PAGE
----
Entrepreneurship with vision!
Methods and Tools for Managerial Capacity Building
of Agricultural Producers in Central and Eastern Europe

Strategic management


Why do I need a strategy?

Growing importance of entrepreneurship and strategic management in agriculture

In earlier times, farmers only needed to be healthy strong people who could work hard for many hours. Labour and craftsmanship were important for being a successful farmer. On large farms, the ability to manage large groups of labourers was also required.

In recent decades, entrepreneurship has become an (or is probably the most) important aspect of farming and will increasingly be so in the near future. Developments in the market (globalisation, certification, food safety requirements etc.), in agricultural policy (reform of the Common Agricultural Policy of the EU, WTO negotiations etc.) and in society in general (e.g. growing concern for the environment, nature, biodiversity, landscape, animal welfare, natural resources but also the financial crisis that influences market and policy) call for higher levels of entrepreneurship.

Entrepreneurship means undertaking an enterprise, e.g. a farm. It comprises activities such as gathering information, communicating with supply chain partners, market orientation and strategic decision making.

Entrepreneurship deals more with strategic issues than management, which focuses more on operational and tactical decisions. Craftsmanship and management can be learned more easily than entrepreneurship; the first two aspects have a more technical or procedural character, whereas entrepreneurship involves a lot of ‘special’ skills of the farmer like communication and risk management, and competencies like leadership, taking initiatives, openness to signals from society, vision, creativity, self-reflection, and so on (De Lauwere et al., 2004). The entrepreneur is the one who makes decisions and his attitude and behaviour are therefore crucial to the success or failure of his business.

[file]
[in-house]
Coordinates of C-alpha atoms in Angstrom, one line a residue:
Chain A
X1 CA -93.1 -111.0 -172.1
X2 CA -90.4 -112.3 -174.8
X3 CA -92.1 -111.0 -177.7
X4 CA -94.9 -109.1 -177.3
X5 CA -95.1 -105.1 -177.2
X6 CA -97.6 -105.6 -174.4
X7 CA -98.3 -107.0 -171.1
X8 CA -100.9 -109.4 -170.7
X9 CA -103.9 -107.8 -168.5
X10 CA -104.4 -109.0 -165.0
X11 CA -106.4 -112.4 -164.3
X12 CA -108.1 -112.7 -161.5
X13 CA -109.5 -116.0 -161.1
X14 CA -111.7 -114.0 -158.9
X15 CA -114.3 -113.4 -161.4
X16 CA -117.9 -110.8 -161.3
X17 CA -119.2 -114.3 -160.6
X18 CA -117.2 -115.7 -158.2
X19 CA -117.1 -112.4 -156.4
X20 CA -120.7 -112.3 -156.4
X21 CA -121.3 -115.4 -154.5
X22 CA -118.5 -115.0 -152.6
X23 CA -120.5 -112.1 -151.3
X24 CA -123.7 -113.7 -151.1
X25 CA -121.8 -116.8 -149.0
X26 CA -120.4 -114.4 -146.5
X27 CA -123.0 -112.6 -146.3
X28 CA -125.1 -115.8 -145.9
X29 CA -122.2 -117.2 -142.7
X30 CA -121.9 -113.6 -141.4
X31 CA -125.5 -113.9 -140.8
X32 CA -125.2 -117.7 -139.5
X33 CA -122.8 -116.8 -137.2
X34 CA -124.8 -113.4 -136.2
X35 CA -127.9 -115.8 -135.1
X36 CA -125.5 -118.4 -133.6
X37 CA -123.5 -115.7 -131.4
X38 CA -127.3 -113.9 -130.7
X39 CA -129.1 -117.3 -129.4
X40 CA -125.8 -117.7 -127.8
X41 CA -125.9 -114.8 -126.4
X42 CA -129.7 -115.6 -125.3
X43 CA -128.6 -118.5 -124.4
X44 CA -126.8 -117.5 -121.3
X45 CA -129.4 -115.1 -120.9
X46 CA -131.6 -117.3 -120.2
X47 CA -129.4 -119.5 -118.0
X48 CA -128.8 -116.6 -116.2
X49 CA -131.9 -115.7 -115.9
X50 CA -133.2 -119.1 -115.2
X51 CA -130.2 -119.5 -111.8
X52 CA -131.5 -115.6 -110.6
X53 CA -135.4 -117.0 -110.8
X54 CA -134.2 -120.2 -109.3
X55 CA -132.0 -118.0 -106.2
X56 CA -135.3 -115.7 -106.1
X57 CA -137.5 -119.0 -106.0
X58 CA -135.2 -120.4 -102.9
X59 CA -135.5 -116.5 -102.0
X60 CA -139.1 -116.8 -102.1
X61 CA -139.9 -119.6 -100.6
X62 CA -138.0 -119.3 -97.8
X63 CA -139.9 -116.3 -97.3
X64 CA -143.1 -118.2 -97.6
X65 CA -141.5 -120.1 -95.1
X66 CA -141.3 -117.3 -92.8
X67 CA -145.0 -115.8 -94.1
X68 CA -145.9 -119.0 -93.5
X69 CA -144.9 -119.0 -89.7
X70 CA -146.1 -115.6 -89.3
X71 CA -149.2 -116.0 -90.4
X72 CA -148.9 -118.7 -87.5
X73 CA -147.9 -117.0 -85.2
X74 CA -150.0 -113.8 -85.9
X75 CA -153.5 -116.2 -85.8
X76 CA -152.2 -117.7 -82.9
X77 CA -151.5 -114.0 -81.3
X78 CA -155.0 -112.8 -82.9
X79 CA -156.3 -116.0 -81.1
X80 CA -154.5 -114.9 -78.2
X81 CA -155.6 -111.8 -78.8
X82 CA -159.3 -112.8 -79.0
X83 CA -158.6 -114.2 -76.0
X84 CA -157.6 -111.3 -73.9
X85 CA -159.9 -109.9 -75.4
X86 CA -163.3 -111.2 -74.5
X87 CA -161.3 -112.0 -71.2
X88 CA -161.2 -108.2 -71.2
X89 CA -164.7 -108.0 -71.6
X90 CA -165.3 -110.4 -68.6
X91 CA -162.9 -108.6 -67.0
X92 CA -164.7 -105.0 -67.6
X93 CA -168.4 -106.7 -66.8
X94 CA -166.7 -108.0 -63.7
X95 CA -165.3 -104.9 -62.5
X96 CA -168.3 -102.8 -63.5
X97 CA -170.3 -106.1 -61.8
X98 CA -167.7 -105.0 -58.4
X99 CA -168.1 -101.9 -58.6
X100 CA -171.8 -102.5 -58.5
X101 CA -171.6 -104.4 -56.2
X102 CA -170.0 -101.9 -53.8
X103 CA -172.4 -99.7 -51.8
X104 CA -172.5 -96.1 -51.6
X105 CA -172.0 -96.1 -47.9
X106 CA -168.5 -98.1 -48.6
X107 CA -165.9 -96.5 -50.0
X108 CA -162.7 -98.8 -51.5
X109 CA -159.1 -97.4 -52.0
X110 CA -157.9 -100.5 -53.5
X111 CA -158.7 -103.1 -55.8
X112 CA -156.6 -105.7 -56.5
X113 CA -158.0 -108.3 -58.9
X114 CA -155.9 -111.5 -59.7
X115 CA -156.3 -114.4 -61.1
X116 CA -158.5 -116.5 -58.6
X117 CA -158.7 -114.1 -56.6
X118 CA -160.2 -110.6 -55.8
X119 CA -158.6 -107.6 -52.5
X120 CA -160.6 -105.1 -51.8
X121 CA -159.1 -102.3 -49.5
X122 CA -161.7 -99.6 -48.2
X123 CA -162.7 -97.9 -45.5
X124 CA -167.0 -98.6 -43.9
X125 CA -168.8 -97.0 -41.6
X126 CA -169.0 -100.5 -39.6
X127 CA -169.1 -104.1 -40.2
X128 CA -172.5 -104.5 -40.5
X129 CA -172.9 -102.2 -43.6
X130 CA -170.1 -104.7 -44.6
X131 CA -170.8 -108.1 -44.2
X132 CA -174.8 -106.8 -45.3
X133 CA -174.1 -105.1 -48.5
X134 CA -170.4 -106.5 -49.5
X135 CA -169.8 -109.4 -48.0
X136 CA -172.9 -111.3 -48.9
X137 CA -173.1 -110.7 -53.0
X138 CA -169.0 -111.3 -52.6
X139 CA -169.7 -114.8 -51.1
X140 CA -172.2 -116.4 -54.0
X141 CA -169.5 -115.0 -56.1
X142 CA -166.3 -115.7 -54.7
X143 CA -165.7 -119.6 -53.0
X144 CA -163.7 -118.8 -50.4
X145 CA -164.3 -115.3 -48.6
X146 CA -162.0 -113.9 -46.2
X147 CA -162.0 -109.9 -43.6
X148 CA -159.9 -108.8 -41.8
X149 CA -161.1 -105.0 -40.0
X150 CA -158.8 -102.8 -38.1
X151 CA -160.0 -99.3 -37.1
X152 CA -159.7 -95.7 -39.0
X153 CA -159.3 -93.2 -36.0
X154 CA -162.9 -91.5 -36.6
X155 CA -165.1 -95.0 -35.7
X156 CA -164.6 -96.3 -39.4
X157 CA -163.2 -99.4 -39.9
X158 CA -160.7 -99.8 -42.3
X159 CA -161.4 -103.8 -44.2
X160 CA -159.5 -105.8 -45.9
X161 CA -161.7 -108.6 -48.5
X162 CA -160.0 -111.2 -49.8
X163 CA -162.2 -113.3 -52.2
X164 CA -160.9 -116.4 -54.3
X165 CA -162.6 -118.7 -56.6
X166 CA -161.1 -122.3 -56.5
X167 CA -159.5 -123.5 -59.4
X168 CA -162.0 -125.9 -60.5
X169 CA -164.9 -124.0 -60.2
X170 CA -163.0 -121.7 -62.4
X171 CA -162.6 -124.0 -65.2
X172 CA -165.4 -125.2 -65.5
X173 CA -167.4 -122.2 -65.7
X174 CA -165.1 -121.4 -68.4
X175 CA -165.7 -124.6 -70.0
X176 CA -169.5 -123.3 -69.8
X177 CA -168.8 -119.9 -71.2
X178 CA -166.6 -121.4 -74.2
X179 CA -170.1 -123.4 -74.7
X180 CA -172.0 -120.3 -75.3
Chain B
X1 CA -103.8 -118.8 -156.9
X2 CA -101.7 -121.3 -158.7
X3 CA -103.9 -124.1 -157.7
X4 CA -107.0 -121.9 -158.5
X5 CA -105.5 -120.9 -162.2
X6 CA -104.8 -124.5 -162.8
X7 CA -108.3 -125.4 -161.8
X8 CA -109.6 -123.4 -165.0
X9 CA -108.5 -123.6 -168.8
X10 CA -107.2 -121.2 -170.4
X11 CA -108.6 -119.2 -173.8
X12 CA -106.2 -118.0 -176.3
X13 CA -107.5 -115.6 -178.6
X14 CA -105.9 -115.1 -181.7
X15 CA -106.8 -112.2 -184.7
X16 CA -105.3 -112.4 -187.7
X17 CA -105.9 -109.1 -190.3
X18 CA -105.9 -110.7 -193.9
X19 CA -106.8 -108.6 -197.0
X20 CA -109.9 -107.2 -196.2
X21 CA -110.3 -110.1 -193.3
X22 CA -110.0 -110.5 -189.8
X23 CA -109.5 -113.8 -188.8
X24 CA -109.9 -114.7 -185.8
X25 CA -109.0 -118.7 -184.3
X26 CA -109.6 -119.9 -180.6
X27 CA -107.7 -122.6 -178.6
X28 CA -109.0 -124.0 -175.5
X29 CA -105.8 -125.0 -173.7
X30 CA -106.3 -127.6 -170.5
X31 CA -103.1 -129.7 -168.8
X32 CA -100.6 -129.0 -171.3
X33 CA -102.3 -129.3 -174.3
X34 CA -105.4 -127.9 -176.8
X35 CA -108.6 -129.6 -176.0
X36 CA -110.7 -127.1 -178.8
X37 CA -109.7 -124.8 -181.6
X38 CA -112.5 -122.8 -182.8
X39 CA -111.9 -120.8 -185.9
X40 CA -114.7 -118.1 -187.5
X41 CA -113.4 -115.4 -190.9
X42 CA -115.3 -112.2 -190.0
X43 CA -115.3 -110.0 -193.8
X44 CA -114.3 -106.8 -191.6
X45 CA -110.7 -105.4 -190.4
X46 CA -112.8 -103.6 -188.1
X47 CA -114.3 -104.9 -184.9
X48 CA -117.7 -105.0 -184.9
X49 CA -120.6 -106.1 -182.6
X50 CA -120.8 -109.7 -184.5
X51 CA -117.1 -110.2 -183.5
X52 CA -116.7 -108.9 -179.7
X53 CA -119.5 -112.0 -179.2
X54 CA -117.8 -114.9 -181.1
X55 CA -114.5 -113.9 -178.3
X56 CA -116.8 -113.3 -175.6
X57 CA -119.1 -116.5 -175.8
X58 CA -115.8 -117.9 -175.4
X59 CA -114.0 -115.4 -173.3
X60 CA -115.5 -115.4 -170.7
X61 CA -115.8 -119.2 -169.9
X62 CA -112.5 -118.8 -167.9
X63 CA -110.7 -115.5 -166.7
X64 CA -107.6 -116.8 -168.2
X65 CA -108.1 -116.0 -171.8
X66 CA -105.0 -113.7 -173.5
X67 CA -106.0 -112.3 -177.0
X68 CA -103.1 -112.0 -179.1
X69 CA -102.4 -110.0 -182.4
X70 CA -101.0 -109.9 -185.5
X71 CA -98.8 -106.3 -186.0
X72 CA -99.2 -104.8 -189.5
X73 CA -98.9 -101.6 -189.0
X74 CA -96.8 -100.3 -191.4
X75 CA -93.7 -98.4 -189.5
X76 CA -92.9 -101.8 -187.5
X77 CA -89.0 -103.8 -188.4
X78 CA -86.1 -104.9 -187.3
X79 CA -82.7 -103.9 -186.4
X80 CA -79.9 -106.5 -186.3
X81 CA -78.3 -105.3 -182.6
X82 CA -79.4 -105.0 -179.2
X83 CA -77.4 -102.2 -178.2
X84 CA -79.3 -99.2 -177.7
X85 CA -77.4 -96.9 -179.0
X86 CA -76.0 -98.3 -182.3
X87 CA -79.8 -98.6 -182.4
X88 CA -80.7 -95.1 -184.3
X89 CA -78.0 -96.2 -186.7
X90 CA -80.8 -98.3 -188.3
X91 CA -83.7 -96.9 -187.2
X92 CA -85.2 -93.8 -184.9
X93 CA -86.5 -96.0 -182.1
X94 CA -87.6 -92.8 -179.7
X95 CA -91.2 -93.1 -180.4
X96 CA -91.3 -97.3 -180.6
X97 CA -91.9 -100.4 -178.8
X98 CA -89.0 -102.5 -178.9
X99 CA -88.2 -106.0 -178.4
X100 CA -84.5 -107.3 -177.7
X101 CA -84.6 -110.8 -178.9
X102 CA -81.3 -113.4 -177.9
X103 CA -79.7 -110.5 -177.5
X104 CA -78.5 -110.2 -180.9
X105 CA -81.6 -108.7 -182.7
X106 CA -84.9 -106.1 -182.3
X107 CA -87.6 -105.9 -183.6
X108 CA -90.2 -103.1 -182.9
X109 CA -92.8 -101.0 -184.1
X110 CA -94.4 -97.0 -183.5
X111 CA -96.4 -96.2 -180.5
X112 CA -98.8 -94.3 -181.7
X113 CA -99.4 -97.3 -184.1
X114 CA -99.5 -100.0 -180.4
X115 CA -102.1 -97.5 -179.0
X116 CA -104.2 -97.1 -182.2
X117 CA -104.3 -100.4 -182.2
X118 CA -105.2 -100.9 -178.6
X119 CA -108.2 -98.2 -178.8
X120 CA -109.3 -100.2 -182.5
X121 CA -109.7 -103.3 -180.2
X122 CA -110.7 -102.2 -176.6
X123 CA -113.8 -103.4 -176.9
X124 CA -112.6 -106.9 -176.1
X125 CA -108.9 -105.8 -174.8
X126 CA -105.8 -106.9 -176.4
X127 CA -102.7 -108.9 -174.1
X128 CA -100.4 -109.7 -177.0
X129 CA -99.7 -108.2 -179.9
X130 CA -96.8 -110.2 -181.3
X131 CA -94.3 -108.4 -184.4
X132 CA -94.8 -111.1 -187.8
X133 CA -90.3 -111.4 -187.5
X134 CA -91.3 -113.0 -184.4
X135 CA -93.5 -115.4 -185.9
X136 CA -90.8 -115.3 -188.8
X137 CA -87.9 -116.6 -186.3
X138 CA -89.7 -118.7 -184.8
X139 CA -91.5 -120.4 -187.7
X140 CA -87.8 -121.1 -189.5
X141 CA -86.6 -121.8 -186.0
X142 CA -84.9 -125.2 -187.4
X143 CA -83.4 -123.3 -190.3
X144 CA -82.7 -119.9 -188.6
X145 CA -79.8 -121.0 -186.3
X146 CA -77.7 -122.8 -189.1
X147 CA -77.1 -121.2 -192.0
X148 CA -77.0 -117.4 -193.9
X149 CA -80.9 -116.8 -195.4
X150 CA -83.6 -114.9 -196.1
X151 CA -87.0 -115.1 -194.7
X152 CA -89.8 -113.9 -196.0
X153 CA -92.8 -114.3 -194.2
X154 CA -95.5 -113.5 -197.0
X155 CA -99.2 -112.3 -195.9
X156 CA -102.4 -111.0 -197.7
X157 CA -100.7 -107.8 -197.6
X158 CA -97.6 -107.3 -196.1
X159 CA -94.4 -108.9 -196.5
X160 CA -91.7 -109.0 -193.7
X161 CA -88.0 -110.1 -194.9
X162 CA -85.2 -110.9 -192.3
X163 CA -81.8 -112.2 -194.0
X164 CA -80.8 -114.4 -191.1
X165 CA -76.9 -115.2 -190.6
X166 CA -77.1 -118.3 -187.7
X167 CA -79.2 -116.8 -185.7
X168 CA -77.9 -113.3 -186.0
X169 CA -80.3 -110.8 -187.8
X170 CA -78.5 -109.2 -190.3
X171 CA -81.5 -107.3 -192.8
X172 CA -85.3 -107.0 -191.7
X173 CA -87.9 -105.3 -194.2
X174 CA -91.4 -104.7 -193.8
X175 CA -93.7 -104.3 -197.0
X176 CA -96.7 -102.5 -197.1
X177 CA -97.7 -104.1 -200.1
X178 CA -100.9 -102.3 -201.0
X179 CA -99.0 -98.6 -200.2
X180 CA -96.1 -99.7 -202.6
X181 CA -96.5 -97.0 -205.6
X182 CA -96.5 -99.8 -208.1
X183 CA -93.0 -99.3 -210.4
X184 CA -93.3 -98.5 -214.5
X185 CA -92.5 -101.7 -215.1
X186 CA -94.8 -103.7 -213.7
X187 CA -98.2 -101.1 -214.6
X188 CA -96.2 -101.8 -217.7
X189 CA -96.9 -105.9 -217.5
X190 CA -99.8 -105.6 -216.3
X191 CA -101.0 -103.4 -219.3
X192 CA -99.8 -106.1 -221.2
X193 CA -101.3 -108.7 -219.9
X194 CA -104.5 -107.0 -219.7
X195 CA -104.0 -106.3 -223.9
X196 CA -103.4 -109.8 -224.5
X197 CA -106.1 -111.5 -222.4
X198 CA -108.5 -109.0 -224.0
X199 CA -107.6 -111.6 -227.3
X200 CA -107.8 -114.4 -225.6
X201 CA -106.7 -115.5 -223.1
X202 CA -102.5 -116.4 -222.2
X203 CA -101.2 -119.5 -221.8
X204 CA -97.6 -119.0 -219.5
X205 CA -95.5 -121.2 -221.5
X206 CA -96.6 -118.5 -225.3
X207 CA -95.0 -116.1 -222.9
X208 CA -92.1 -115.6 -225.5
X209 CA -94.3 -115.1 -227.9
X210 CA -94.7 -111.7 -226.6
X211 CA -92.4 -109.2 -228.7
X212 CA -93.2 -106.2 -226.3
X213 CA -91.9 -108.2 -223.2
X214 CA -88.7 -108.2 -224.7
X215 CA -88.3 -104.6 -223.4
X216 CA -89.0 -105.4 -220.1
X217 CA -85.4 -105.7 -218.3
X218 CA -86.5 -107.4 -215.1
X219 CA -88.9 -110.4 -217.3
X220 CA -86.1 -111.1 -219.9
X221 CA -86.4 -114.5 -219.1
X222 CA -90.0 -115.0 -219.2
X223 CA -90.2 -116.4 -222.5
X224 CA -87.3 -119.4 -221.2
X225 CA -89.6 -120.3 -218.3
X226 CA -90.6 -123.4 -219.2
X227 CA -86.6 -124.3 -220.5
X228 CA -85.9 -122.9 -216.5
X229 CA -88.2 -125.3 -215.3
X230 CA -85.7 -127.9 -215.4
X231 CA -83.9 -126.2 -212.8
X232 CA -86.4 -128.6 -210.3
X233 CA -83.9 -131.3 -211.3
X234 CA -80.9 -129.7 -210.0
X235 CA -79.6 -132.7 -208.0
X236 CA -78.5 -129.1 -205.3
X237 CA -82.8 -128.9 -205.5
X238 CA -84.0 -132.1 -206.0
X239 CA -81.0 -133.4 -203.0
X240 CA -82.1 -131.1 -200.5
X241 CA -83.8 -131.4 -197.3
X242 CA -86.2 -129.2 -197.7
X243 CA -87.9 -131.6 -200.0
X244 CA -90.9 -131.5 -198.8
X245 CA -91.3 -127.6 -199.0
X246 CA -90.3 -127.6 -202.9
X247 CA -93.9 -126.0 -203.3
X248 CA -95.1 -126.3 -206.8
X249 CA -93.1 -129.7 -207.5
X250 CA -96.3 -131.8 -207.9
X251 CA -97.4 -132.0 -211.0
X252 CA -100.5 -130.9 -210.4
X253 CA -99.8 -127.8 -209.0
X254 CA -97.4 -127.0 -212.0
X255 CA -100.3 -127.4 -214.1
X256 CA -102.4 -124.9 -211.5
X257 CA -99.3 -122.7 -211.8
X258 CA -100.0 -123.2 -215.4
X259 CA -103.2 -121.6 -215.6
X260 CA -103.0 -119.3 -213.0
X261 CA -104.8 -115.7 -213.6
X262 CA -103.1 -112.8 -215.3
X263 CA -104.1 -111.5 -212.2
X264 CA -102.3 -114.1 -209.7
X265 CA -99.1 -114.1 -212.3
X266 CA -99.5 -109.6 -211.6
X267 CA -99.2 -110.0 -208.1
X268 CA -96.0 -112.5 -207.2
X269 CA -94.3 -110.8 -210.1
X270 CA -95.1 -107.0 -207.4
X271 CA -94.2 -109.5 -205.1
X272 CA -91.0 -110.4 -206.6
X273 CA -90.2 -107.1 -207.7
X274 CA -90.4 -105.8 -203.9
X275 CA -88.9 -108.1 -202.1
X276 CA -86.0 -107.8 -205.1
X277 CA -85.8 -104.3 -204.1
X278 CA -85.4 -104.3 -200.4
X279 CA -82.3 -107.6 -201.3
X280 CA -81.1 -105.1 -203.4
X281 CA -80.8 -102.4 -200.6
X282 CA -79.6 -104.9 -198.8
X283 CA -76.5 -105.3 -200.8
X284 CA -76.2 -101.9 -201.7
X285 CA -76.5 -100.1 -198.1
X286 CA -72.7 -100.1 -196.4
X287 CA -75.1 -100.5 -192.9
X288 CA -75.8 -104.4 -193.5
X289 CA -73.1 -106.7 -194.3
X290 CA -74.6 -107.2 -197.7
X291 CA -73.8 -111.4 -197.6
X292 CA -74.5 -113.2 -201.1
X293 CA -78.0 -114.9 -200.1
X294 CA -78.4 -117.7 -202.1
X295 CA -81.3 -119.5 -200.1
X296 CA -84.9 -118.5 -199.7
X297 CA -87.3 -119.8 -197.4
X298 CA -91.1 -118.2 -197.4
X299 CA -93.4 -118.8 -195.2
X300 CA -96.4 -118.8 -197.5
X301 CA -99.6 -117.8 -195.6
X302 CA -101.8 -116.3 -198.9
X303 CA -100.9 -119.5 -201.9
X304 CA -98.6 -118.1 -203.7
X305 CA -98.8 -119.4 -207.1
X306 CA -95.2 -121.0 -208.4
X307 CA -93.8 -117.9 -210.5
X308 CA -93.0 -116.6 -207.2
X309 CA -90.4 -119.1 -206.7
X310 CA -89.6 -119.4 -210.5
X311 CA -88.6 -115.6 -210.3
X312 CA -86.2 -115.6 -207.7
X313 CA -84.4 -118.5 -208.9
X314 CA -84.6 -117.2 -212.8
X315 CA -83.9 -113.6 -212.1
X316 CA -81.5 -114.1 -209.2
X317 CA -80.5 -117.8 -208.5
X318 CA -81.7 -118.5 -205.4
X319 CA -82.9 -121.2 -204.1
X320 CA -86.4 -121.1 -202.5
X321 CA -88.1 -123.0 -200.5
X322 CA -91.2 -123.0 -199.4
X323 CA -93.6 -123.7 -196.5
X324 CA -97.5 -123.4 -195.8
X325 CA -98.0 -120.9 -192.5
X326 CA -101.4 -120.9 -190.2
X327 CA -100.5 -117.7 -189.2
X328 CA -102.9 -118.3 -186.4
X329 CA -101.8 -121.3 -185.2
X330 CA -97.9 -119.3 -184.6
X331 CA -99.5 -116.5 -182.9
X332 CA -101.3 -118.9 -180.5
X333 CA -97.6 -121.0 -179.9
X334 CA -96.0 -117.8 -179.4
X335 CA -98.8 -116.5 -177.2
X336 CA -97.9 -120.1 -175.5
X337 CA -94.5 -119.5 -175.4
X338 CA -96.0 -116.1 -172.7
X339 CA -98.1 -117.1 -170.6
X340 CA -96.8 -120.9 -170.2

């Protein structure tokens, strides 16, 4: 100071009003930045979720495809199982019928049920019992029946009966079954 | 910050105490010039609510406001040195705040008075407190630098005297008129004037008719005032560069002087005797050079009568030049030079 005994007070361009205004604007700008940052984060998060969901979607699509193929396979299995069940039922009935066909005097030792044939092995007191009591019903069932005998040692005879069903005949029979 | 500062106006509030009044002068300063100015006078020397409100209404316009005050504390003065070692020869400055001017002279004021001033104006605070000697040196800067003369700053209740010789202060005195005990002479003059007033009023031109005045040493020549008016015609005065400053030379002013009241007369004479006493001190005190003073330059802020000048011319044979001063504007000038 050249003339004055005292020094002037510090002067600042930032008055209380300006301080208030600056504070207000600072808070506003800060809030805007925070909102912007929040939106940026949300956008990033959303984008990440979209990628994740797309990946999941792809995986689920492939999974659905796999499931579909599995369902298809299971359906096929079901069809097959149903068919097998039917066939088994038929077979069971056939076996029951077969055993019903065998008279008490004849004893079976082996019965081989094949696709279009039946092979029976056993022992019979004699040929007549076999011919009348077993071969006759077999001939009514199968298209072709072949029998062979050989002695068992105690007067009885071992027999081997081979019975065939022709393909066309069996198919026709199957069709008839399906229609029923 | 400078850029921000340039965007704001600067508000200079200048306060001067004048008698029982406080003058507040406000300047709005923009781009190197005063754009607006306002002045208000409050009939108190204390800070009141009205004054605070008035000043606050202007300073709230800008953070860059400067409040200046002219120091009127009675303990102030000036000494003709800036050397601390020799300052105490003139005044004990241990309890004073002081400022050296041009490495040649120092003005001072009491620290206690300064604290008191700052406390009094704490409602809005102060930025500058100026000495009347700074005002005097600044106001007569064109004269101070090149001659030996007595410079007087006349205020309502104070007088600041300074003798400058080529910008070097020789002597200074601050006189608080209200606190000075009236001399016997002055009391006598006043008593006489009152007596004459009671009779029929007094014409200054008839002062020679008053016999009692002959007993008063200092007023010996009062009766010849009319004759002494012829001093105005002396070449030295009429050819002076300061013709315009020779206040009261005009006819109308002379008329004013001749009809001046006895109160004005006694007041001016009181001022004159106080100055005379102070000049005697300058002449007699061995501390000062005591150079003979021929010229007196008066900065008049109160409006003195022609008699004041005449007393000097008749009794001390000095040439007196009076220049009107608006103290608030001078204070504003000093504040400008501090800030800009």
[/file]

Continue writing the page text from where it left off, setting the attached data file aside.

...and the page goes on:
Developing strategies

It is not easy to make good strategic decisions. And it is perhaps even more difficult for farmers. In bigger companies a director or board is responsible for strategic decision making, it is one of the main tasks of their job. Farmers spend by far most of their time on operational issues, taking care of the cows and crops. And most farmers are not trained to make strategic plans.

Strategic decisions are important decisions. They often include (large) investments. This usually means one cannot afford to make mistakes. Strategic decisions are also complicated decisions. Many things have to be taken into account. What are the developments in the market? What is happening in national and EU policy? What are the local developments? Is it possible to obtain a permit to expand a farm? How is the farm performing? Is it performing better than those of colleagues or competitors? Is there room to invest? What are the farmer’s personal ambitions? Is he striving for a high performance (e.g. high milk yields per cow) or for developing a large-scale farm? Which strategies are possible?

An entrepreneur (thus including a farmer) must be aware that the situation keeps changing. Once a strategy and a plan have been developed, the situation will change again. This means that a new plan has to be developed or at least the current plan should be adapted.

In short, farmers are not used to developing a strategy for their own farm, taking all of the mentioned aspects into account. It is also possible for a farmer to hire an expert to prepare a strategic plan. This has certain major disadvantages. The main one is that there is no ownership. It is not the farmer’s own strategy. It is not his personal analysis of the environment or of his farm’s performance. And does it take account of the farmer’s personal skills and ambitions? The key question concerning a strategy developed by an expert is whether it truly fits with the individual situation of the farm and the farmer and whether it will actually lead to steps and actions being taken by the farmer. One of the key elements of Interactive Strategic Management is that the farmer develops the strategy himself.


From 2015